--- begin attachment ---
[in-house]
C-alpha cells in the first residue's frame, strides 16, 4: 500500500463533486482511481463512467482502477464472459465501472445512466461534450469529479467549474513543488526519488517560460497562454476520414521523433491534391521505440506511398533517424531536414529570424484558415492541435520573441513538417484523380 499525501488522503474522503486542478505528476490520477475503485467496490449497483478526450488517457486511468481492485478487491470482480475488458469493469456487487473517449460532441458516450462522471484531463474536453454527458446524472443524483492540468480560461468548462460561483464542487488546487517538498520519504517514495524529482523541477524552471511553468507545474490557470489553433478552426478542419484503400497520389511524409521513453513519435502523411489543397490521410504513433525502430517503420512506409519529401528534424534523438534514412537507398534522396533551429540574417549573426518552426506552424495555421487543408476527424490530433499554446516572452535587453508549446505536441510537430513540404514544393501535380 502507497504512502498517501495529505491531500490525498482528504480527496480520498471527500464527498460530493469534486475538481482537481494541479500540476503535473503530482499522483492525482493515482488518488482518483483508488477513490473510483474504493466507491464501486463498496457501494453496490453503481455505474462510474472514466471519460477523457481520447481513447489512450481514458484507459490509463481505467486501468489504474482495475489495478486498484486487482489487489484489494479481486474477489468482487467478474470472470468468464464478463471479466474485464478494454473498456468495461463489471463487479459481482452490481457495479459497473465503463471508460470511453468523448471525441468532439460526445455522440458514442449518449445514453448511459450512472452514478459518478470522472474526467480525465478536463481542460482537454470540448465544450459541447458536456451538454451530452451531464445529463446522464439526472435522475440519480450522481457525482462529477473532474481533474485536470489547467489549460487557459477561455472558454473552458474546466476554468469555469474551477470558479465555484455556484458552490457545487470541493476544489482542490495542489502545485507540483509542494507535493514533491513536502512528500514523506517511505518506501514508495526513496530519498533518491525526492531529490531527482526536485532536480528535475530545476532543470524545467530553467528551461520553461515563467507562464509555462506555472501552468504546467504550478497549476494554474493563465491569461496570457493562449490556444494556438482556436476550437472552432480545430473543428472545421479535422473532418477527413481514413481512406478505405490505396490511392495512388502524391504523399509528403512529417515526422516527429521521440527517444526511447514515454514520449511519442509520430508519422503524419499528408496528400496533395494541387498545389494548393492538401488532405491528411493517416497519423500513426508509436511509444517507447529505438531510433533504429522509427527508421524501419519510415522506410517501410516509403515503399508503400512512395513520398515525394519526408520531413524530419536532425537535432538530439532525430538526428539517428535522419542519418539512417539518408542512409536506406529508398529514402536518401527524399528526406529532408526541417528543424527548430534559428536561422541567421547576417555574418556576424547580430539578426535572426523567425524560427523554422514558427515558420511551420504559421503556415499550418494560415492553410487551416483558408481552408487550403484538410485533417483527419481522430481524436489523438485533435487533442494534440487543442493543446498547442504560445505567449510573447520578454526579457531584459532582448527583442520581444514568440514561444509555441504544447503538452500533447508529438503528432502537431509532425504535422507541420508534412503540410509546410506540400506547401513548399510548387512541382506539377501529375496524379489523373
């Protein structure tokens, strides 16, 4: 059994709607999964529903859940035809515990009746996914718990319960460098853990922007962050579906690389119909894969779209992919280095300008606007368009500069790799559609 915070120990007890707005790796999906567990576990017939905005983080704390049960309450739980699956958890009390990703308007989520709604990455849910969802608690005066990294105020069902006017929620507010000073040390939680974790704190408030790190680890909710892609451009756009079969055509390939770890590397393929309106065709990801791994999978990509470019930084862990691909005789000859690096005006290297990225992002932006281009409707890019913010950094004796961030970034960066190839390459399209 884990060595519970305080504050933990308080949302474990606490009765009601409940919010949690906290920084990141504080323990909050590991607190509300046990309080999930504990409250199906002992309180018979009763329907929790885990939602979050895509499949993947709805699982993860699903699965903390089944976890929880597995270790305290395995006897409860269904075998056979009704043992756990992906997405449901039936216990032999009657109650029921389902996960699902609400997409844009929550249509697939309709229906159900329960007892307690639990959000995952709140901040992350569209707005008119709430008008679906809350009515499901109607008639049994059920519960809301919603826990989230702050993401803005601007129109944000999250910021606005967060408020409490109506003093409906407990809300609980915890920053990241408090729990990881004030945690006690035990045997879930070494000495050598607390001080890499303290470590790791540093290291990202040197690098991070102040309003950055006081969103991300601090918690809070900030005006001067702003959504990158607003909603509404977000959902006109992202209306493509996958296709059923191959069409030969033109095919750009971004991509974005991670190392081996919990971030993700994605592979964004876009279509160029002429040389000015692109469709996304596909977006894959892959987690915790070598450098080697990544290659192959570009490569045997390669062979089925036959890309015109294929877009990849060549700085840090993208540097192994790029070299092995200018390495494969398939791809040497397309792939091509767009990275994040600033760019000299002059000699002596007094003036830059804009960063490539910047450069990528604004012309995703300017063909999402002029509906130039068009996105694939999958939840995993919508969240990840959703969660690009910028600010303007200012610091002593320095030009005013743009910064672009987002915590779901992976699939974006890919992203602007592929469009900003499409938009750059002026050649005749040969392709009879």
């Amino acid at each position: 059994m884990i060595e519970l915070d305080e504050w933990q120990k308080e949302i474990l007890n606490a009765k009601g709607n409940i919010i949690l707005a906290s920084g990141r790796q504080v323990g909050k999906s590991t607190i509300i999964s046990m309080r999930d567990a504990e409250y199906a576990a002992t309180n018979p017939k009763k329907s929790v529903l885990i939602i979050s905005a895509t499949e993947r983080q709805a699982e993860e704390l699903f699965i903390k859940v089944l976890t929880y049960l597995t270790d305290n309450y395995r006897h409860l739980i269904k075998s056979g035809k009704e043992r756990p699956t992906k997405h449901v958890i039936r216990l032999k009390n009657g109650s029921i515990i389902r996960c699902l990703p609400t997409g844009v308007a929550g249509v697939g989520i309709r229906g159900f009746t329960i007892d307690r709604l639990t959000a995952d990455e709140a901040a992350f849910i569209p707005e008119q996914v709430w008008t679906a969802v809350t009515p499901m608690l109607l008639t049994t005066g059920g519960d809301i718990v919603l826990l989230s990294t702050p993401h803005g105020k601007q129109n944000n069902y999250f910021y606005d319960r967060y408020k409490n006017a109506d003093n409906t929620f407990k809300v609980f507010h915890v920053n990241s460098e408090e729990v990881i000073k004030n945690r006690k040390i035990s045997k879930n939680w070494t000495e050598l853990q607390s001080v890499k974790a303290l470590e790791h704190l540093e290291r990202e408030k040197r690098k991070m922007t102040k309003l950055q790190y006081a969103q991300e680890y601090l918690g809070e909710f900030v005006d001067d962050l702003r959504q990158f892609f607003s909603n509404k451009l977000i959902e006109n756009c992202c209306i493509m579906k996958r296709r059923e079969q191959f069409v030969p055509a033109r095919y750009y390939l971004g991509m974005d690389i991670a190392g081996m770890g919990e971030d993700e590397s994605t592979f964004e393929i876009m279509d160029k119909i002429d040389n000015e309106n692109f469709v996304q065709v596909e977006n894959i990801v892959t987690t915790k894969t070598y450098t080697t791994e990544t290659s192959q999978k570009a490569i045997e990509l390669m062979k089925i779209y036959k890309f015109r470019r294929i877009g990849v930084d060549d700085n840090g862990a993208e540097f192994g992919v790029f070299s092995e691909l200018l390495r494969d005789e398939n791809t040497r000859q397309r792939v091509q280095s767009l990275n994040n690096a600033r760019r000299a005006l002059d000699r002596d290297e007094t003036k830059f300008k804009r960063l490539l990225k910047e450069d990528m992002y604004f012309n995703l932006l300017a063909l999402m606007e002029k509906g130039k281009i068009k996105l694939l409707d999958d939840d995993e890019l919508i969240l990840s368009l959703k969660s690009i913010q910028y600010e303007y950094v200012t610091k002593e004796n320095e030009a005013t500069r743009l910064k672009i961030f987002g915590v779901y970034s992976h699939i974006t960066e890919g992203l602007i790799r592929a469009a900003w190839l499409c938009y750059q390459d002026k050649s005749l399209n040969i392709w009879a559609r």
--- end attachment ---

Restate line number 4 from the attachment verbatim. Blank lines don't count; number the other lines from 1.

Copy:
């Amino acid at each position: 059994m884990i060595e519970l915070d305080e504050w933990q120990k308080e949302i474990l007890n606490a009765k009601g709607n409940i919010i949690l707005a906290s920084g990141r790796q504080v323990g909050k999906s590991t607190i509300i999964s046990m309080r999930d567990a504990e409250y199906a576990a002992t309180n018979p017939k009763k329907s929790v529903l885990i939602i979050s905005a895509t499949e993947r983080q709805a699982e993860e704390l699903f699965i903390k859940v089944l976890t929880y049960l597995t270790d305290n309450y395995r006897h409860l739980i269904k075998s056979g035809k009704e043992r756990p699956t992906k997405h449901v958890i039936r216990l032999k009390n009657g109650s029921i515990i389902r996960c699902l990703p609400t997409g844009v308007a929550g249509v697939g989520i309709r229906g159900f009746t329960i007892d307690r709604l639990t959000a995952d990455e709140a901040a992350f849910i569209p707005e008119q996914v709430w008008t679906a969802v809350t009515p499901m608690l109607l008639t049994t005066g059920g519960d809301i718990v919603l826990l989230s990294t702050p993401h803005g105020k601007q129109n944000n069902y999250f910021y606005d319960r967060y408020k409490n006017a109506d003093n409906t929620f407990k809300v609980f507010h915890v920053n990241s460098e408090e729990v990881i000073k004030n945690r006690k040390i035990s045997k879930n939680w070494t000495e050598l853990q607390s001080v890499k974790a303290l470590e790791h704190l540093e290291r990202e408030k040197r690098k991070m922007t102040k309003l950055q790190y006081a969103q991300e680890y601090l918690g809070e909710f900030v005006d001067d962050l702003r959504q990158f892609f607003s909603n509404k451009l977000i959902e006109n756009c992202c209306i493509m579906k996958r296709r059923e079969q191959f069409v030969p055509a033109r095919y750009y390939l971004g991509m974005d690389i991670a190392g081996m770890g919990e971030d993700e590397s994605t592979f964004e393929i876009m279509d160029k119909i002429d040389n000015e309106n692109f469709v996304q065709v596909e977006n894959i990801v892959t987690t915790k894969t070598y450098t080697t791994e990544t290659s192959q999978k570009a490569i045997e990509l390669m062979k089925i779209y036959k890309f015109r470019r294929i877009g990849v930084d060549d700085n840090g862990a993208e540097f192994g992919v790029f070299s092995e691909l200018l390495r494969d005789e398939n791809t040497r000859q397309r792939v091509q280095s767009l990275n994040n690096a600033r760019r000299a005006l002059d000699r002596d290297e007094t003036k830059f300008k804009r960063l490539l990225k910047e450069d990528m992002y604004f012309n995703l932006l300017a063909l999402m606007e002029k509906g130039k281009i068009k996105l694939l409707d999958d939840d995993e890019l919508i969240l990840s368009l959703k969660s690009i913010q910028y600010e303007y950094v200012t610091k002593e004796n320095e030009a005013t500069r743009l910064k672009i961030f987002g915590v779901y970034s992976h699939i974006t960066e890919g992203l602007i790799r592929a469009a900003w190839l499409c938009y750059q390459d002026k050649s005749l399209n040969i392709w009879a559609r």